Portland Hearing Voices brings mental diversity to POSH

By Jenny Westberg, Portland Mental Health Examiner, April 8, 2012

Studies show 2 to 10 percent of persons voice-hearers, including many with no psychiatric illness.  (Image: Flickr.com/Jungmoon)

Studies show 2 to 10 percent of persons voice-hearers, including many with no psychiatric illness. (Image: Flickr.com/Jungmoon)

As Portland Hearing Voices nears its third anniversary, the peer-run community group is growing fast and more active than ever.

In January, director Will Hall trained seven new co-facilitators, enabling  the popular, often-packed Voices, Visions and Extreme States group to start meeting weekly; a support group for women survivors of sexual trauma started in March;  additional Voices and Visions groups are in the works, reaching throughout the city and beyond; and other ventures are taking shape.

It’s an exciting time for an organization that has exceeded all expectations since its beginning in 2009.  This upstart group of outsiders, whose very existence challenges accepted psychiatric wisdom, who champion “mental diversity” and welcome those at the extreme edge of reason, should by all rights have been a flash in the pan.  Yet Portland Hearing Voices has somehow persisted, growing in size and influence, quietly changing the world.

But if it’s surprising that Portland Hearing Voices got started at all, and more surprising they’re still around and flourishing, it was stunning when recently the group took its message of mental diversity inside the locked doors of the Portland campus of the Oregon State Hospital.

The local campus of OSH, known as “POSH,” is located in Northeast Portland at the site of the former Holladay Park Hospital.  Patients at POSH have been civilly committed or voluntarily committed by a guardian.  According to the Oregon State Hospital website, patients’ days are filled with skill-building, educational and therapeutic groups designed to prepare them for a successful transition back into the community.   On March 12, they had the opportunity to hear about a different approach to group support.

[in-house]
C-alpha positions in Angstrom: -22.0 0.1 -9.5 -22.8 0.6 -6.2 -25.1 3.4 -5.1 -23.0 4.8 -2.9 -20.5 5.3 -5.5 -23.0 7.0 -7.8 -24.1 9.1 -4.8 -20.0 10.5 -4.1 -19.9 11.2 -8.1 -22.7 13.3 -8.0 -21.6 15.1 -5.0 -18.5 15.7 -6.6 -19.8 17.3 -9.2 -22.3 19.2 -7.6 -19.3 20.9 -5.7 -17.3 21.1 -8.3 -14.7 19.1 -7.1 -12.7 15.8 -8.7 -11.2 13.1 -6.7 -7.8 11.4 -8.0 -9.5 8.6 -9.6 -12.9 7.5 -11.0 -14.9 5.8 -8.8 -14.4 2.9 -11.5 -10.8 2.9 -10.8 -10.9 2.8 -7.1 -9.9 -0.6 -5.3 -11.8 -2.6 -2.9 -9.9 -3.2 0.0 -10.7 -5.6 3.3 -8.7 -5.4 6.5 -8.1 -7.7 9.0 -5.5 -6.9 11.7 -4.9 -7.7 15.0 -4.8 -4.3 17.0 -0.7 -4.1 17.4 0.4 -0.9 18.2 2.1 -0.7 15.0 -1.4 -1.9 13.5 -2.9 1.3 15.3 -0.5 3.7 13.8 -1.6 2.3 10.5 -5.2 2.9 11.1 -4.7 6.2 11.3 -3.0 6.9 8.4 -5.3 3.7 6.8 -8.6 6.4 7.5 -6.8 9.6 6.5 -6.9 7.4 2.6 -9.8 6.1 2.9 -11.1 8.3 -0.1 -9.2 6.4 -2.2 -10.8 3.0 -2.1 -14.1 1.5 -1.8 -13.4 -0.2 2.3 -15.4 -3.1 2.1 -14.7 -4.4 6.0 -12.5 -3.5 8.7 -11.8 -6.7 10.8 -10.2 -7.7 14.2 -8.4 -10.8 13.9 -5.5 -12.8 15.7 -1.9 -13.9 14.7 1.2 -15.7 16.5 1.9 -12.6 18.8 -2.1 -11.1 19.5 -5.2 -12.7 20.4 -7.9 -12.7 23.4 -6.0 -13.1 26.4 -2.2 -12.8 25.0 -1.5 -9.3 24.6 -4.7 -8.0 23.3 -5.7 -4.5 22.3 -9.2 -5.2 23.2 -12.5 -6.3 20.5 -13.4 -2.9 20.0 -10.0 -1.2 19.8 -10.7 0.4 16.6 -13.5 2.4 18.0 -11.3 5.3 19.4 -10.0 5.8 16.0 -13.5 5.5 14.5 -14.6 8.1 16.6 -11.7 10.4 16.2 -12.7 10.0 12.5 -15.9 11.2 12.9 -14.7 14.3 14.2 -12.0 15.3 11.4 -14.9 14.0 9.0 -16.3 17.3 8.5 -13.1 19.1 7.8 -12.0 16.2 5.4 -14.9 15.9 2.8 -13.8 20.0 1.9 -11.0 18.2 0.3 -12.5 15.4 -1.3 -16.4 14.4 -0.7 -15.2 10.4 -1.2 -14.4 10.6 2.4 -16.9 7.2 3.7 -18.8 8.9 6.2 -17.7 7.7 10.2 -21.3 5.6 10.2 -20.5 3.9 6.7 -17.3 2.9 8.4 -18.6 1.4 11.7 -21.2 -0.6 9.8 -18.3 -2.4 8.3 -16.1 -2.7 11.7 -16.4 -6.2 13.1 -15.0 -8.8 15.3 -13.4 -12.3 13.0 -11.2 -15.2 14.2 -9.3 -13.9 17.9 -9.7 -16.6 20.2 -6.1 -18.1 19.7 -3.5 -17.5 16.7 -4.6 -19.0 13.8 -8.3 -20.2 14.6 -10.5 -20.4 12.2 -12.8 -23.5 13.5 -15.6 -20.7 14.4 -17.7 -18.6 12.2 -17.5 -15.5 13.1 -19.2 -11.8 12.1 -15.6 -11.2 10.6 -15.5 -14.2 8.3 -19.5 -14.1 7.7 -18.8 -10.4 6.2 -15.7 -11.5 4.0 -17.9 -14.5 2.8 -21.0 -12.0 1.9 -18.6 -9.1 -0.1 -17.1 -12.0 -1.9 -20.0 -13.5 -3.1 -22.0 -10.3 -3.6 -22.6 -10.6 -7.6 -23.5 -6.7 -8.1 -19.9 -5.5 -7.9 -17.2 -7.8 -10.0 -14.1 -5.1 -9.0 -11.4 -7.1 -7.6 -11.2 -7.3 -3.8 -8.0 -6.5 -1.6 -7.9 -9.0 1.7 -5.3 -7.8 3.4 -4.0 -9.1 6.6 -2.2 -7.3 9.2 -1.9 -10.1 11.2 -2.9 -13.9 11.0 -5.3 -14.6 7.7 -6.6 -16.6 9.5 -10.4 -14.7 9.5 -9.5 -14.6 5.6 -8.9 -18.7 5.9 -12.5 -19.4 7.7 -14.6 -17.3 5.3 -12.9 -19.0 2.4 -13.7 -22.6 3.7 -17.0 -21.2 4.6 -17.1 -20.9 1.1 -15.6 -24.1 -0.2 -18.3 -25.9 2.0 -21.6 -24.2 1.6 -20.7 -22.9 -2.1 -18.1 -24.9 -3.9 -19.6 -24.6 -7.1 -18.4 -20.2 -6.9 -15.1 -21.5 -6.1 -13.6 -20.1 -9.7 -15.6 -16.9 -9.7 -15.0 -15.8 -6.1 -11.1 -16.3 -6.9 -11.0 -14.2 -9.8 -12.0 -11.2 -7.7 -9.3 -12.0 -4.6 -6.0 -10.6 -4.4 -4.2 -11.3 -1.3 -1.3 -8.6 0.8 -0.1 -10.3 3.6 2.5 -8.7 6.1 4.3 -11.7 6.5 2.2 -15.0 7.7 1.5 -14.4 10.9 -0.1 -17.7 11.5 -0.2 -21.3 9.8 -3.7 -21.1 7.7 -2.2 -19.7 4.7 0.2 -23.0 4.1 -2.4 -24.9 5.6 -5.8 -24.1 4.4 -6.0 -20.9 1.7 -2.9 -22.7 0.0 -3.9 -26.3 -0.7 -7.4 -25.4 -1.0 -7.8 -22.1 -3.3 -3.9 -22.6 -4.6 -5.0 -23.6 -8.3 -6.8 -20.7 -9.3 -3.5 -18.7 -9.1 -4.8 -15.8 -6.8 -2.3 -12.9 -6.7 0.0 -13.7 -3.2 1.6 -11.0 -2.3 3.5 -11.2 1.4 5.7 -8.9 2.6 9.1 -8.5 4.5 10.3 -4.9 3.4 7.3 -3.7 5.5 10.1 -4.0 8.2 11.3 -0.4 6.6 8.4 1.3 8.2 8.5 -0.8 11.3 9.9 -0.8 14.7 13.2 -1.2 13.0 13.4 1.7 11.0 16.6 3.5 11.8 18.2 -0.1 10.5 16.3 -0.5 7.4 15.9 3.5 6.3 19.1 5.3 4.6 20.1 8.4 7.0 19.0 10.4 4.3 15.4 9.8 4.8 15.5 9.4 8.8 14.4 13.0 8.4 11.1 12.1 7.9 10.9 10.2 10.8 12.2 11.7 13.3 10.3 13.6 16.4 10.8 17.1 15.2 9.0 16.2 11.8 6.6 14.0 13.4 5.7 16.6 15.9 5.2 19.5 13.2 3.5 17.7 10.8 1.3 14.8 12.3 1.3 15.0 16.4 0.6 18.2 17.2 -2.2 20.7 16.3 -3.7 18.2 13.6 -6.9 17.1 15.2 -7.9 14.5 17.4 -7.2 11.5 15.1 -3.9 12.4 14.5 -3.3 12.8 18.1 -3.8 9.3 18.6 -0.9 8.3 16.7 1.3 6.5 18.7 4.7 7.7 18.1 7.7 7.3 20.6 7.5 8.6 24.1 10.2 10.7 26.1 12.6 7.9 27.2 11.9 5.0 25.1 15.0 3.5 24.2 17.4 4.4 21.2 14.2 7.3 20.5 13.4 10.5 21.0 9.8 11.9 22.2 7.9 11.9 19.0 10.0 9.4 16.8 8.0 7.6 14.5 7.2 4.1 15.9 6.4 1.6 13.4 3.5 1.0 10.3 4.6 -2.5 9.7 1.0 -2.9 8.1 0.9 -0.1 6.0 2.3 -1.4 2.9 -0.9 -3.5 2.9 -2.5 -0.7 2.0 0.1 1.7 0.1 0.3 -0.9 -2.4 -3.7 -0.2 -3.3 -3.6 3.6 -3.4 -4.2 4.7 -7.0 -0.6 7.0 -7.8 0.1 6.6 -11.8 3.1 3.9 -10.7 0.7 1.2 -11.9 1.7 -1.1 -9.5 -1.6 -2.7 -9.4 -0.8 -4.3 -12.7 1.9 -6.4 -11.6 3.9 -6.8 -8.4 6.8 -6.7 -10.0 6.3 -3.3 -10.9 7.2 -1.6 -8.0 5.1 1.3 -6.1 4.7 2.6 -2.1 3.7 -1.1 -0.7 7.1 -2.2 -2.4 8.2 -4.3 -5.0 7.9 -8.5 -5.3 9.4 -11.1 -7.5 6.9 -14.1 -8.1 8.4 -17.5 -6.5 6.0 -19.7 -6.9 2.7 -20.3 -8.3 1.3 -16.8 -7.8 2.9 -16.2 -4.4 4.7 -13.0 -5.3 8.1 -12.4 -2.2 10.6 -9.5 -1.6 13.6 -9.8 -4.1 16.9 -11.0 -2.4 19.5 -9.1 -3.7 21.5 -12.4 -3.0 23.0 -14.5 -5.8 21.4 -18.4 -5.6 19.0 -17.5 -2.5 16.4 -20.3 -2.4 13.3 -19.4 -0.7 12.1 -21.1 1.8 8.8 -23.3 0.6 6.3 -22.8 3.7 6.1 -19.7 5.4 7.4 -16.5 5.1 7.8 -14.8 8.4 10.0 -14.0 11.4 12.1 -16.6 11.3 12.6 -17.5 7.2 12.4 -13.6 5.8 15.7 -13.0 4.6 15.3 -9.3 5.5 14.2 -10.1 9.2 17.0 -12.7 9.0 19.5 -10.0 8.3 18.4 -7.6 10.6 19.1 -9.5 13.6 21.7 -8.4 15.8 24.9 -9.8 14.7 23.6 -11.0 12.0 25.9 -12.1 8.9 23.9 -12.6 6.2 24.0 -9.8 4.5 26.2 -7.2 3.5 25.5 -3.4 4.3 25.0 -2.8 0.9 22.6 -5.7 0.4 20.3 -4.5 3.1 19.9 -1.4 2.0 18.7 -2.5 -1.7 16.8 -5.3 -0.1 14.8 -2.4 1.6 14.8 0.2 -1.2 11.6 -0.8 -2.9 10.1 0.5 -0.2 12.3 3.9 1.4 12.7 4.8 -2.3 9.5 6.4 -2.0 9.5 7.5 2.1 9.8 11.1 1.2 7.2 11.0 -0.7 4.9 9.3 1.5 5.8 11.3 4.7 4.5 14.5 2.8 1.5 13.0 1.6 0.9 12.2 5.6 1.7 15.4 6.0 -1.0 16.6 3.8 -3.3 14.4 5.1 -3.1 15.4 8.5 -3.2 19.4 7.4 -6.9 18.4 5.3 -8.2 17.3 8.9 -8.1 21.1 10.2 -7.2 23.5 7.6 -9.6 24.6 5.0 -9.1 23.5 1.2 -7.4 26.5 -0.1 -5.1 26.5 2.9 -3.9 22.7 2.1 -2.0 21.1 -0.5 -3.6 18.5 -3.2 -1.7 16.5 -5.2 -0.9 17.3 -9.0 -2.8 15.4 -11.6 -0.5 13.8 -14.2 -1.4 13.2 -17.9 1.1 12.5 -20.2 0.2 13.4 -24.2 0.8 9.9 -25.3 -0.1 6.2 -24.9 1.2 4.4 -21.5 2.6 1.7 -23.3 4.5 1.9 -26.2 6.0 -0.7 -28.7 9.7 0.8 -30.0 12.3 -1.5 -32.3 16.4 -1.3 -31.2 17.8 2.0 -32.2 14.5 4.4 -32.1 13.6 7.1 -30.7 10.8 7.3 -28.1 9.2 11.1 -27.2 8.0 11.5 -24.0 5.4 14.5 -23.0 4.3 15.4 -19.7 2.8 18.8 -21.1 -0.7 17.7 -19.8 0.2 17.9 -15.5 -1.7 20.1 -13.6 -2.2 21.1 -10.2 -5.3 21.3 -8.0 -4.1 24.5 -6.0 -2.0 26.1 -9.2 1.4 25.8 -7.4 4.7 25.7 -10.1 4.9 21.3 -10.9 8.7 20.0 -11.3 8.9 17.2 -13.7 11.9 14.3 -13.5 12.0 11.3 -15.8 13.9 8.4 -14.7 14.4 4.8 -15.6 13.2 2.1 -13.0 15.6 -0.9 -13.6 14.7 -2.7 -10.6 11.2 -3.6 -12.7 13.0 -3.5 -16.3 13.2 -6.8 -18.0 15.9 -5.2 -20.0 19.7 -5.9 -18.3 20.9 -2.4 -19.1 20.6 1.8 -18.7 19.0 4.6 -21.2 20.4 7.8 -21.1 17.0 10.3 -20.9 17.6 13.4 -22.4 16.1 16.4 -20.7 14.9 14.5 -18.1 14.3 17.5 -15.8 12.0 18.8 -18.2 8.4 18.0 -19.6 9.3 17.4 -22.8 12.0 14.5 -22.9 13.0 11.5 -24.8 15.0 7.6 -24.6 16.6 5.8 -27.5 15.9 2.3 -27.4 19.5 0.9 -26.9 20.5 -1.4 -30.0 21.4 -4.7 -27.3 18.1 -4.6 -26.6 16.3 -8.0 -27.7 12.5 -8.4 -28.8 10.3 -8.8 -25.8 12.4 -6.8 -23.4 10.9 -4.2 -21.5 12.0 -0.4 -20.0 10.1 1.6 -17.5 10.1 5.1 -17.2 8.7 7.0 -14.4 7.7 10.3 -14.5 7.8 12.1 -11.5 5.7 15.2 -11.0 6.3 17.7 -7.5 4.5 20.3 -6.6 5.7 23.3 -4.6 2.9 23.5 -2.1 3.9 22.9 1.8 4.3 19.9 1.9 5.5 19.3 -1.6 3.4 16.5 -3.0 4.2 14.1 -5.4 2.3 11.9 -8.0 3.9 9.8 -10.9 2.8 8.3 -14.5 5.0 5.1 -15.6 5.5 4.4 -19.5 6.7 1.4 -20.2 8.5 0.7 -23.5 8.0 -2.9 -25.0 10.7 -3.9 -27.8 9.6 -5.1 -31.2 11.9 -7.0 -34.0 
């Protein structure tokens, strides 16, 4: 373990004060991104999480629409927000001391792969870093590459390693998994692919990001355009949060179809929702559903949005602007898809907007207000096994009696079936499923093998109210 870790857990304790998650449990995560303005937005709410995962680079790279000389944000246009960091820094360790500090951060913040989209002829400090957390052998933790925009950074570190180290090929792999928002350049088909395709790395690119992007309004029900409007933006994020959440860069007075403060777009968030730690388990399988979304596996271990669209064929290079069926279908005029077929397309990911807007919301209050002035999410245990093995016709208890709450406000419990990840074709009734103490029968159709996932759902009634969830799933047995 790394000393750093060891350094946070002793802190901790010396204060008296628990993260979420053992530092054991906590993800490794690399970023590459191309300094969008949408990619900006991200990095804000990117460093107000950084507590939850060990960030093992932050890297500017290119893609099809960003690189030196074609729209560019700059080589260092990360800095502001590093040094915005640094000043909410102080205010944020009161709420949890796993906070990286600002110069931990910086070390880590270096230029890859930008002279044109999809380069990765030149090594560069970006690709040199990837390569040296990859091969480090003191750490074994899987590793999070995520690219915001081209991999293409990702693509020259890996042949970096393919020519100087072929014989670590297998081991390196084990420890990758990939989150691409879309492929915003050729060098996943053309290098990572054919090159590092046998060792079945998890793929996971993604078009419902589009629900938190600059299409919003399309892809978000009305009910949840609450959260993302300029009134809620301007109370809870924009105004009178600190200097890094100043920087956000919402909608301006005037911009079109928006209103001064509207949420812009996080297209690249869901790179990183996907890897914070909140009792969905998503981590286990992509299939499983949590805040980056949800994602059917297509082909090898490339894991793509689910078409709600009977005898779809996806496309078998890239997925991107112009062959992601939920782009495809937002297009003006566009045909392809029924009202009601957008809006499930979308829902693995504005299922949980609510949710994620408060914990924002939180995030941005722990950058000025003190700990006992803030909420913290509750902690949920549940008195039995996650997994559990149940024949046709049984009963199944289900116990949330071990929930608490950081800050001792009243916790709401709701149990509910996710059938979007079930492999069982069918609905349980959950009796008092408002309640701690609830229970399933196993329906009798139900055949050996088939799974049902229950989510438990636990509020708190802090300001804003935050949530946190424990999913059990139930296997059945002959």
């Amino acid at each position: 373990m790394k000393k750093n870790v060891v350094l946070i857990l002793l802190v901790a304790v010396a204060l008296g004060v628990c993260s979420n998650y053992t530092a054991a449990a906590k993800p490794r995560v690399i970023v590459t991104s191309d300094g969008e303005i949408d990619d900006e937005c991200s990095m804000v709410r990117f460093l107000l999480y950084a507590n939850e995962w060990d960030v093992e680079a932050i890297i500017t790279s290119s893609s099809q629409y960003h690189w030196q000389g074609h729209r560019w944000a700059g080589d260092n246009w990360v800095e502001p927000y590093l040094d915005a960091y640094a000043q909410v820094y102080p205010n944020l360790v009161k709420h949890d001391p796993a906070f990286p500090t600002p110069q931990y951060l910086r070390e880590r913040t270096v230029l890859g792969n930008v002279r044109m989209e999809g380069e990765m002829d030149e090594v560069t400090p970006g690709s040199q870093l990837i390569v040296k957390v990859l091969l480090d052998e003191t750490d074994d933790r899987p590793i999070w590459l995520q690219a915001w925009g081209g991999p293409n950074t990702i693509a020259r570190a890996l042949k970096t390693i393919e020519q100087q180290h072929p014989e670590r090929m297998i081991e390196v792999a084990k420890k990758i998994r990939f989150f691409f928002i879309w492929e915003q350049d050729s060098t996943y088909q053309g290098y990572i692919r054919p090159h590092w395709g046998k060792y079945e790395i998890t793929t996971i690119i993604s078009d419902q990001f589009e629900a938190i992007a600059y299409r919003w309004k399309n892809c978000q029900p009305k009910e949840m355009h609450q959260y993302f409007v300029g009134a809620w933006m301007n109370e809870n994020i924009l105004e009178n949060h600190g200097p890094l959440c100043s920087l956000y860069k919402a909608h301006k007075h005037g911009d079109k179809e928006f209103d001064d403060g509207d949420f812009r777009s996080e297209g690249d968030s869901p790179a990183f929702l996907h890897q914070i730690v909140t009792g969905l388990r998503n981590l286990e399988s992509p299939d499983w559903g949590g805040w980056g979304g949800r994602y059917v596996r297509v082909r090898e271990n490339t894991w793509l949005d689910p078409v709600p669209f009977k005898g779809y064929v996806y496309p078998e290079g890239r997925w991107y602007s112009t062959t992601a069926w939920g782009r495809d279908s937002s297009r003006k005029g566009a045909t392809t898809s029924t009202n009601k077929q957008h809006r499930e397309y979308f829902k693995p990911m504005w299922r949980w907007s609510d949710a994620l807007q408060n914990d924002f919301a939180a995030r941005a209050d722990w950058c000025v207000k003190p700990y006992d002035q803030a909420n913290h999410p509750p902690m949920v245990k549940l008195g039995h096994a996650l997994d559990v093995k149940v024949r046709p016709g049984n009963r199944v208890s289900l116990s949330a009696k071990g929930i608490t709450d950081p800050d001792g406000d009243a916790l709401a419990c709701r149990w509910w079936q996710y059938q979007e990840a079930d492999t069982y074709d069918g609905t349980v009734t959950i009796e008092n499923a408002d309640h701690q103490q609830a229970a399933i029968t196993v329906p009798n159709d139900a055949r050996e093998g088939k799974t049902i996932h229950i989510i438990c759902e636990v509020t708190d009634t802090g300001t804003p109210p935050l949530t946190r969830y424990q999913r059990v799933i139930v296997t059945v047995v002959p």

Thanks to an invitation by POSH peer recovery specialist Scott Snedecor, the morning of the 12th, Hall and four PHV co-facilitators met at the hospital to speak to a group that included patients, social workers, an occupational therapist, and a couple of very interested psychiatrists.

One of the presenters was Chaya Grossberg, a community organizer for the Mental Health Association of Portland who has been involved in Hearing Voices groups outside of Portland for approximately 10 years.  She described the visit to POSH:

“Kate, CJ, Nicole, Will and I moved the chairs into a circle.  We sat and introduced ourselves to the staff members and patients who were there, and then each of the co-facilitators talked about our experiences in Portland Hearing Voices, and shared some of our personal  stories.  Then we opened it up into a wider discussion.

“We talked a lot about how Portland Hearing Voices is peer-run, so that everyone who’s a co-facilitator also has personal experience [with voices or extreme states].  We talked about the value of that, and how it helps people feel safe to share – there’s no professional sitting there writing down what we say.”

Grossberg said it’s the presenters’ hope that POSH staff might refer patients to Portland Hearing Voices groups when they leave.   But a main goal was simply to introduce attendees to a different perspective on mental health and support.  While some people find mainstream approaches very helpful, she said, not all do.

Grossberg added that she values Portland Hearing Voices because “everyone is on an equal plane.  There aren’t any experts.   Peer support is really important to me, and one reason is the friendships I’ve made.   Also there’s a sense of being part of a larger movement, moving away from classifying people ‘crazy’ or ‘sane,’ ‘normal’ or ‘abnormal.’

“I really feel passionate about the movement toward democratizing mental health, and moving closer to true mental diversity.”

Hall said the visit was a success.  “One of our priorities is building bridges to reach people unhappy with their mental health treatment and professionals looking for ways to change.  It’s great to see so much interest in Portland, even at a locked inpatient facility.”

For Portland Hearing Voices, it was just one more daunting hurdle to leap over with ease.   It’s impossible to know what the next years hold for PHV, but based on the last three, it should be surprising — and just might change history.

Find out more about Portland Hearing Voices at PortlandHearingVoices.net (for support group information, click “Upcoming Events,”  then “Ongoing Groups”).   You can also call 413-210-2803, or email portlandhearingvoices@gmail.com.